** not slamming Clinton’s policies, just saying he was too hasty too often.

        • Hmmm says:

          Per yr FWIW — Good, it’s not just me then. P’s hair color today looks conspicuously bottled.

        • bmaz says:

          Yeah, he canned an asshole he never should have hired, and who he should have canned the last time he disrespected the civilian authority of the White House, and then uttered a few slick lines. What a guy. Obama is just wonderful; what a hero. Jeebus the bar is set low these days.

  4. Arbusto says:

    While I consider Petraeus a kiss ass opportunist, his paper on the effect our Israeli policy and Israel have on Muslims and extremest recruitment is a grand departure from out go along to get along AIPAC BS. Maybe he and Biden could get something going to change policy from COIN to counter terrorist strategy. Just dreaming.

    • harpie says:

      It will be interesting to see if those thoughts about US Israel policy will have any effect on the status quo. It does feel like “just dreaming”.

  5. Jeff Kaye says:

    In my conspiratorial mind (entertaining conspiracy only for the sport of it), how nice to put Gen. Petraeus in command… a good way to keep him off balance and far away come 2012, not to mention he’ll come to own the clusterfuck and retreat that await U.S. forces in Afghanistan.

    In retrospect, the whole McChrystal embroglio was a tempest in a teapot. The “mindfuckers” at JSOC got themselves a little too juiced on their homophobic testosterone-fueled jive talk — “hey Rolling Stone, look at us be more cynical and cool than any of your readers!” — and got their foot stuck royally in their mouths. McChrystal is gone, but McRaven remains, Petraeus guarantees status quo, and the Pentagon machine keeps a-rollin’ along.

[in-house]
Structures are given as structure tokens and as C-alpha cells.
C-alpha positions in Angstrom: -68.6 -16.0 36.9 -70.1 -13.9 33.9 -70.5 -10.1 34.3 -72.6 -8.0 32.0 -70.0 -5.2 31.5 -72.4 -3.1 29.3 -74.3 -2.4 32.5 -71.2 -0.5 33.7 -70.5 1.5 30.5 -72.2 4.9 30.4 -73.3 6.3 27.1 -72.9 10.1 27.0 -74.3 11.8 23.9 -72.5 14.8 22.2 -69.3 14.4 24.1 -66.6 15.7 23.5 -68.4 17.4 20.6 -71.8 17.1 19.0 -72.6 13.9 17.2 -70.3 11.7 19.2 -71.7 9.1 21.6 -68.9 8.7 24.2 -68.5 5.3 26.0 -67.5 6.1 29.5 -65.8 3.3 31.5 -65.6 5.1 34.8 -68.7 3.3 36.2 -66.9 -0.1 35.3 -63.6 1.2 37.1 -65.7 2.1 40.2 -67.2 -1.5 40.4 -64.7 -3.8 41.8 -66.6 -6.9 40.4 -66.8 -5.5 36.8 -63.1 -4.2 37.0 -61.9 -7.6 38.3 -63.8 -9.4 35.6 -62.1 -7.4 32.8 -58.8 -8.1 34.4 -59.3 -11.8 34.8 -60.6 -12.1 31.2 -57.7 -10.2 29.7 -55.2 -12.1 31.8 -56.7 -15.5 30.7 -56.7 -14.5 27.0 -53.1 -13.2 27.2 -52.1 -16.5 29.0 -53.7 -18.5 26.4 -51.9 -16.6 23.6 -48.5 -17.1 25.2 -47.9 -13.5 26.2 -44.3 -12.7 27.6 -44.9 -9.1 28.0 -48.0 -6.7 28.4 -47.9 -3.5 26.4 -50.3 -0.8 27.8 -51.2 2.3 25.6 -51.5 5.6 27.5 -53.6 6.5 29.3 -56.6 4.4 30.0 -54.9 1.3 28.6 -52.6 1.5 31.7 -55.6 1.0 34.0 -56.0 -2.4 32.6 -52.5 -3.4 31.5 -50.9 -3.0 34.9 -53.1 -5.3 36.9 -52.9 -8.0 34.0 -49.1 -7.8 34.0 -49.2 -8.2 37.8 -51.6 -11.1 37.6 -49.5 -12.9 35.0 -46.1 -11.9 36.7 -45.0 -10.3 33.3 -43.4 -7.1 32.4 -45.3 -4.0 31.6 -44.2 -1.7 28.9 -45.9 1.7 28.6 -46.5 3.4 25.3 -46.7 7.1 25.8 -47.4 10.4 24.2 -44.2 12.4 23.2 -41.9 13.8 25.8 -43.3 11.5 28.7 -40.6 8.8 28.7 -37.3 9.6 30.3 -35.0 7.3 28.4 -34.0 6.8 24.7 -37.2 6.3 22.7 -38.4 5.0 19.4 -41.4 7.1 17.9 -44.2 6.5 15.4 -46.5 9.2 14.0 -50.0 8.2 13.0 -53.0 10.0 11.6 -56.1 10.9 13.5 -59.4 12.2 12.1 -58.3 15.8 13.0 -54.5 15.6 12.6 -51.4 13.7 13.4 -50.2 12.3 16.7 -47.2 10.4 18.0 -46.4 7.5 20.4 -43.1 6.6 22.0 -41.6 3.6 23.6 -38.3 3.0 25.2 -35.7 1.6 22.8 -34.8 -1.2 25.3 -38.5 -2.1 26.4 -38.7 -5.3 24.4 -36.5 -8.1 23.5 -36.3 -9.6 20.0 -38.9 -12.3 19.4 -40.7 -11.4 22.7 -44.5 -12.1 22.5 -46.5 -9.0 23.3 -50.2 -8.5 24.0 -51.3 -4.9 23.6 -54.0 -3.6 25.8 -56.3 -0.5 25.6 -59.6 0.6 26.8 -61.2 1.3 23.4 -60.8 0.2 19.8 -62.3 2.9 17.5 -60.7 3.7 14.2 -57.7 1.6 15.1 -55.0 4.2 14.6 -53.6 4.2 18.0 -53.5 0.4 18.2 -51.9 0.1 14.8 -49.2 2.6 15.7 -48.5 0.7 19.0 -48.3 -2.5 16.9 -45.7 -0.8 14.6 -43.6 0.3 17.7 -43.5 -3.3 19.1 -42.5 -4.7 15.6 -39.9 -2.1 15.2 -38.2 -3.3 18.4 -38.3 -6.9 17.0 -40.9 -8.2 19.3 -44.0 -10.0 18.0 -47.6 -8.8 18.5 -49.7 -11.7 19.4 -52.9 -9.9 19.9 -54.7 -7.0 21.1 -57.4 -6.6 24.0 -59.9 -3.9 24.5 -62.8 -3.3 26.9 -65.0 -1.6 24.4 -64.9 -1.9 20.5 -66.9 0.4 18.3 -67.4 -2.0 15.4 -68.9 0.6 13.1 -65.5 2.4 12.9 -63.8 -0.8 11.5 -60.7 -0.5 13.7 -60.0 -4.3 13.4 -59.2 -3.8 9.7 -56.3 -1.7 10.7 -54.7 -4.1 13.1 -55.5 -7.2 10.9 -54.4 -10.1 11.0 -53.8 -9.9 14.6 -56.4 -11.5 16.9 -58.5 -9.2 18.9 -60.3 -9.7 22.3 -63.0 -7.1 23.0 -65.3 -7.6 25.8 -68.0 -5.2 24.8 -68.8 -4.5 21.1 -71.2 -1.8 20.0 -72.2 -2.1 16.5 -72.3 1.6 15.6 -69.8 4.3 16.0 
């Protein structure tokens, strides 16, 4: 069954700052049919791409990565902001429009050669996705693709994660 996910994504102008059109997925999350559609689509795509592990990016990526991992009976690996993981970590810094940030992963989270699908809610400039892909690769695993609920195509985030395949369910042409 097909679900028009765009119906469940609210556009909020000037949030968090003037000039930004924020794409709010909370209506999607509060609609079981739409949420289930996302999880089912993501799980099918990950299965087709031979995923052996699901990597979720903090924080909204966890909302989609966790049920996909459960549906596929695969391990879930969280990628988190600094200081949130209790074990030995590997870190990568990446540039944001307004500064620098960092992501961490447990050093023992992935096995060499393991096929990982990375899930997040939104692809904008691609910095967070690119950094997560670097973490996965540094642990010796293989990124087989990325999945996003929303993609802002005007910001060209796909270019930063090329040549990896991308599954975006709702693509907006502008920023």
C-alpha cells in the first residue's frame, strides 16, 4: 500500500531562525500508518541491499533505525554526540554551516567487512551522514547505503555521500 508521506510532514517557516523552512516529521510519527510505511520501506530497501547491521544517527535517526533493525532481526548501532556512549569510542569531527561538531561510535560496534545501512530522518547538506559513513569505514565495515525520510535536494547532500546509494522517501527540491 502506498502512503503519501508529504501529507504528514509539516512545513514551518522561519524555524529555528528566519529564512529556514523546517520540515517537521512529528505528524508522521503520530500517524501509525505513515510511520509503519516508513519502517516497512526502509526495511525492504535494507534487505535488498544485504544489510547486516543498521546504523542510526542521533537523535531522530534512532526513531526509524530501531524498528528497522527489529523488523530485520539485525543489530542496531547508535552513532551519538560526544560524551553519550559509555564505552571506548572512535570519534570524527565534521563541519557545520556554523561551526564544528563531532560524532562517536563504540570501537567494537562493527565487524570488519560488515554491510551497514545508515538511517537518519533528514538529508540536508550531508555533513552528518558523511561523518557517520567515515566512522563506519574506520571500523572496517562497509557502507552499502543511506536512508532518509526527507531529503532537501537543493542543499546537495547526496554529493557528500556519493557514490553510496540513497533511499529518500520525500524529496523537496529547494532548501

Obama can intone about the importance of civilian leadership over the military, but how can he say this at the same time he let JSOC and DIA keep the secret, black-site prisons he implied would be be closed (well, got rid of CIA management, supposedly, probably… maybe), and leave an entire layer of torture-facilitators in command? Hell, though I’m about the only one to keep mentioning it, he’s left SERE psychologists in charge of “Psychological oversight of battlefield interrogation and detention,” among other things.

    Yeah, Obama probably doesn’t even know about it. McChystal is gone, but nearly a year and half into the Obama administration, Gates is still SECDEF, and Admiral Mike Mullen — he of the “few bad apples” theory about U.S. torture (his actual quote: “”Despite our best efforts, a misguided and misled few have managed to tarnish that reputation and breach the very trust we have worked so hard to earn.”) — are still there. If anyone really believes Obama has control over the military, his “firing” of McChrystal will not prove it to me.

    • harpie says:

      Obama can intone about the importance of civilian leadership over the military, but how can he say this at the same time he let JSOC and DIA keep the secret, black-site prisons he implied would be be closed (well, got rid of CIA management, supposedly, probably… maybe), and leave an entire layer of torture-facilitators in command?